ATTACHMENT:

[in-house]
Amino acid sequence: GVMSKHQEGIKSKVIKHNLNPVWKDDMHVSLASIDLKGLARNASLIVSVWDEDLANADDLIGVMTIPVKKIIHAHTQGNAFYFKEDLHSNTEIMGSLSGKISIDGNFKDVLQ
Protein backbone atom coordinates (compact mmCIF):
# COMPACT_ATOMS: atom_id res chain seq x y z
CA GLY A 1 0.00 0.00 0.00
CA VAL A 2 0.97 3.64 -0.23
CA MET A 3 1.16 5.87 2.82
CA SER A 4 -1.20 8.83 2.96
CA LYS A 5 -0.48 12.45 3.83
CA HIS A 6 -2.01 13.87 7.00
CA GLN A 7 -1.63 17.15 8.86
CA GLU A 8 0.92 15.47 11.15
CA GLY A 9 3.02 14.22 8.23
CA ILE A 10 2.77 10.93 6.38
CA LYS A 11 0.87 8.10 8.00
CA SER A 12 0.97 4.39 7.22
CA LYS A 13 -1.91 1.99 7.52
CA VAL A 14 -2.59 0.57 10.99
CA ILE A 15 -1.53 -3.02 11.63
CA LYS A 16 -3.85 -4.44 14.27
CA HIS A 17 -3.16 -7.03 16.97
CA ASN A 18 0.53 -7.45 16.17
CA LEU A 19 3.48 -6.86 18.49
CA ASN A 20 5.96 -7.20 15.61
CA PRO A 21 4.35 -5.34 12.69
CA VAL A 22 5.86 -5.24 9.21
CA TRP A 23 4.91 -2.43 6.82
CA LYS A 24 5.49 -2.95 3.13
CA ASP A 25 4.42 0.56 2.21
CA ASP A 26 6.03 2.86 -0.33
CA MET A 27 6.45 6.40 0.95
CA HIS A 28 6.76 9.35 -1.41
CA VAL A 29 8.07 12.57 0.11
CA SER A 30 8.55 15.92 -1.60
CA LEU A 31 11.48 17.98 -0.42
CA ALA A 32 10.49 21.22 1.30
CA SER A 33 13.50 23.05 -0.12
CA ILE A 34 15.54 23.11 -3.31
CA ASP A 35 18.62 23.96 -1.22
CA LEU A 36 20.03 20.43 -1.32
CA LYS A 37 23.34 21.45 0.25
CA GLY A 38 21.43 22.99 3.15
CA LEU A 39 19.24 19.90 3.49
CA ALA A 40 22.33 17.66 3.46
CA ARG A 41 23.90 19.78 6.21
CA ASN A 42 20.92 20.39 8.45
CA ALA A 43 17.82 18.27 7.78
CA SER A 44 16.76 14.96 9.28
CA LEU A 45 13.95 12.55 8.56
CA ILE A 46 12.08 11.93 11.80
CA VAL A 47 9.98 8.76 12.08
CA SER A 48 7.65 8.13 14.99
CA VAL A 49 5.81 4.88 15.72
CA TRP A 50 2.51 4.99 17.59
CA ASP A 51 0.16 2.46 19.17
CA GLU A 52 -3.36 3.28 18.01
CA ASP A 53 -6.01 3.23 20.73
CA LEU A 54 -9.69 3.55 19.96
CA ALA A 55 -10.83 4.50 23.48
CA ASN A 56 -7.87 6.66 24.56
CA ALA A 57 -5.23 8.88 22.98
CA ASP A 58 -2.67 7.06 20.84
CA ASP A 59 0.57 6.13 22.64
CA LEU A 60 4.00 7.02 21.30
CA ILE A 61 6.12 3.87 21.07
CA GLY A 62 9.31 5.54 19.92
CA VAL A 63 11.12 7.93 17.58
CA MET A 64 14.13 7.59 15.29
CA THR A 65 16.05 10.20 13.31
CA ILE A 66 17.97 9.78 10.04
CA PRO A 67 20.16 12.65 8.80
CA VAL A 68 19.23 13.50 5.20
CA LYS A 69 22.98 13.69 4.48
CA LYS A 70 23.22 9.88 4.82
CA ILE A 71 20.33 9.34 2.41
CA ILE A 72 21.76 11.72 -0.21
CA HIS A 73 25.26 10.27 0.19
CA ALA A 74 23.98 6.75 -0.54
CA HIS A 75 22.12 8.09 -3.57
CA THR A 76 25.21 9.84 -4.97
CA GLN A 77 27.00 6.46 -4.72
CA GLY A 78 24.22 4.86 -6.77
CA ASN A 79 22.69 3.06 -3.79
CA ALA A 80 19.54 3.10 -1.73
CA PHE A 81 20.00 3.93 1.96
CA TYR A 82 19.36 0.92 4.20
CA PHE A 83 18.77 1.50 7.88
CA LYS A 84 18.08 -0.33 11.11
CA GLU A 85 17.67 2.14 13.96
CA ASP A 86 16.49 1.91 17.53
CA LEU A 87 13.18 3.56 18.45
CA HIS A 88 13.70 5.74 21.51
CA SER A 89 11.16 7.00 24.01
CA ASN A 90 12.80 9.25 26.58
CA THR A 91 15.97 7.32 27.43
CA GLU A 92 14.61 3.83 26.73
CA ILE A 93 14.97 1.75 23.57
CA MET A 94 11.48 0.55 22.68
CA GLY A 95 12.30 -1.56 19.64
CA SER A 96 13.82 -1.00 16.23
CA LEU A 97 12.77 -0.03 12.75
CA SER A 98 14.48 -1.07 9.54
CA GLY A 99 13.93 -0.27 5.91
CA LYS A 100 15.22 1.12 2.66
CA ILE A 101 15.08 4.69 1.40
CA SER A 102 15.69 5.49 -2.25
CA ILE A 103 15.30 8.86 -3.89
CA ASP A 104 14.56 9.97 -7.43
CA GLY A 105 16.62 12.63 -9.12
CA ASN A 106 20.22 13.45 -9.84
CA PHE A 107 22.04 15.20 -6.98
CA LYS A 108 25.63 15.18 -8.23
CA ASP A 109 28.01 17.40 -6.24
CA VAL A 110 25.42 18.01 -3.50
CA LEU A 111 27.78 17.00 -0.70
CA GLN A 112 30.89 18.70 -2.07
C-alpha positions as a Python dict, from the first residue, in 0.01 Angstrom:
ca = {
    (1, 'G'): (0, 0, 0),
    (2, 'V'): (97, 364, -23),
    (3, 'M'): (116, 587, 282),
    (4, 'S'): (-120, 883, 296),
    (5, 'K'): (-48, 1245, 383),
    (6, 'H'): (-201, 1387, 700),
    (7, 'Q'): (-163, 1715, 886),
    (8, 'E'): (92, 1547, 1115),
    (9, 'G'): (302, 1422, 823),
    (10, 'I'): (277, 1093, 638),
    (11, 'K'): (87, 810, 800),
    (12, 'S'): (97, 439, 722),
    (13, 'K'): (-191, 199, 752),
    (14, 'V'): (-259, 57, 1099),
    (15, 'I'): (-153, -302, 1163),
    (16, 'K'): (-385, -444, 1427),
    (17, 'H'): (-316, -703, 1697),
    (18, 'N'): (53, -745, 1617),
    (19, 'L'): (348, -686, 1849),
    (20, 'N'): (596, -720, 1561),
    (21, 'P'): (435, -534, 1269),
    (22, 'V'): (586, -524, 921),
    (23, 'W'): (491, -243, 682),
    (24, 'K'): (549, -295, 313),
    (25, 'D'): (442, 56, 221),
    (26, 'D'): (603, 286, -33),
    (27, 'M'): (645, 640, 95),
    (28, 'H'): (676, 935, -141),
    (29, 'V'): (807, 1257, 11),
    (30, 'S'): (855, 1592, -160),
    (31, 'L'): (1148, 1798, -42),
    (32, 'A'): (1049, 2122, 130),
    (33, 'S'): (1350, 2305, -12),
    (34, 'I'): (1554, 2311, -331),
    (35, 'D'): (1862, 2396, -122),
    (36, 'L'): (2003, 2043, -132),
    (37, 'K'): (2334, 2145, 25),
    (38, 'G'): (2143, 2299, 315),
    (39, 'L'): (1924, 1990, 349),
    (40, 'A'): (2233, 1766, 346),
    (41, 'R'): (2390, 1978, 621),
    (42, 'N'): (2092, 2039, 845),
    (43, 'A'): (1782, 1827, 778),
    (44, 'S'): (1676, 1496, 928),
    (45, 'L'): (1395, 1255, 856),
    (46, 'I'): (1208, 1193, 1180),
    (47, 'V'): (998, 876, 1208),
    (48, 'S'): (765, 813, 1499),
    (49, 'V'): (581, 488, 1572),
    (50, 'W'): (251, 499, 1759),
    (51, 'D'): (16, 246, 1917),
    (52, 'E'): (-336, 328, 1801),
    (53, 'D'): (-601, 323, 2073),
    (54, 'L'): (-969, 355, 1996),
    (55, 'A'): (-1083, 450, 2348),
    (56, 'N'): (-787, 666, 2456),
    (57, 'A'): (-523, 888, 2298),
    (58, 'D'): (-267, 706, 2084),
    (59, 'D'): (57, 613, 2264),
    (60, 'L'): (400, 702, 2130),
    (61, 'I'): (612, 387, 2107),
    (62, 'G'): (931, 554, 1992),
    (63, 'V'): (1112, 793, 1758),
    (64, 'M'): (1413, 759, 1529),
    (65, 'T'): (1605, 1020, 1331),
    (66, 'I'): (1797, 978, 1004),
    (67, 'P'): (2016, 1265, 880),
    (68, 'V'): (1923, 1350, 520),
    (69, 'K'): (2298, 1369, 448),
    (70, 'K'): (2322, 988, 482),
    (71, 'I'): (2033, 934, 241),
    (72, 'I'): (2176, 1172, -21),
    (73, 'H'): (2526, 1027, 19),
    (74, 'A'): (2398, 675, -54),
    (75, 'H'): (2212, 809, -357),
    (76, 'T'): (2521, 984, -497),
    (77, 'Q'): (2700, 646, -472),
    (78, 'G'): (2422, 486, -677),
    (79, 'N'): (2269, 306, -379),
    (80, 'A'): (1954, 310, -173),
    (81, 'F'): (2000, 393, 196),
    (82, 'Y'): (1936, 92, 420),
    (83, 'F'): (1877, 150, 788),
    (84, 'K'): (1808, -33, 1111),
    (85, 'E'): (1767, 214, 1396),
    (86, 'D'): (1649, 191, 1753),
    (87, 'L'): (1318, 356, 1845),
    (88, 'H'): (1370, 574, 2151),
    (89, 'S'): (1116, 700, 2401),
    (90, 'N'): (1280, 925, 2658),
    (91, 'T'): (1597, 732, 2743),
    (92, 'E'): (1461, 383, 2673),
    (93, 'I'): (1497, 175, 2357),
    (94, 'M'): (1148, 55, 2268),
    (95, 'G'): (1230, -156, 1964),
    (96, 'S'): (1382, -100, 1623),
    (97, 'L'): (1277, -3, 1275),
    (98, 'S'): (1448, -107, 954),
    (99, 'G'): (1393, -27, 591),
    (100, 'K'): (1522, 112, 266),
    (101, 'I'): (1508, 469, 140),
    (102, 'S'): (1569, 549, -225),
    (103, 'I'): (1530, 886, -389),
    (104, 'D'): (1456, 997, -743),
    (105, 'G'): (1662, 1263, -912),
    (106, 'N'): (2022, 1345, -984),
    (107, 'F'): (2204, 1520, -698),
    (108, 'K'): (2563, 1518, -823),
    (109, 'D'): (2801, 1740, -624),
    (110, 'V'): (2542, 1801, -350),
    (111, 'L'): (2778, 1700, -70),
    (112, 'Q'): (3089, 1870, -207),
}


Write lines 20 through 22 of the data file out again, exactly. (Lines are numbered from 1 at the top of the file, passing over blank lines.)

CA LYS A 16 -3.85 -4.44 14.27
CA HIS A 17 -3.16 -7.03 16.97
CA ASN A 18 0.53 -7.45 16.17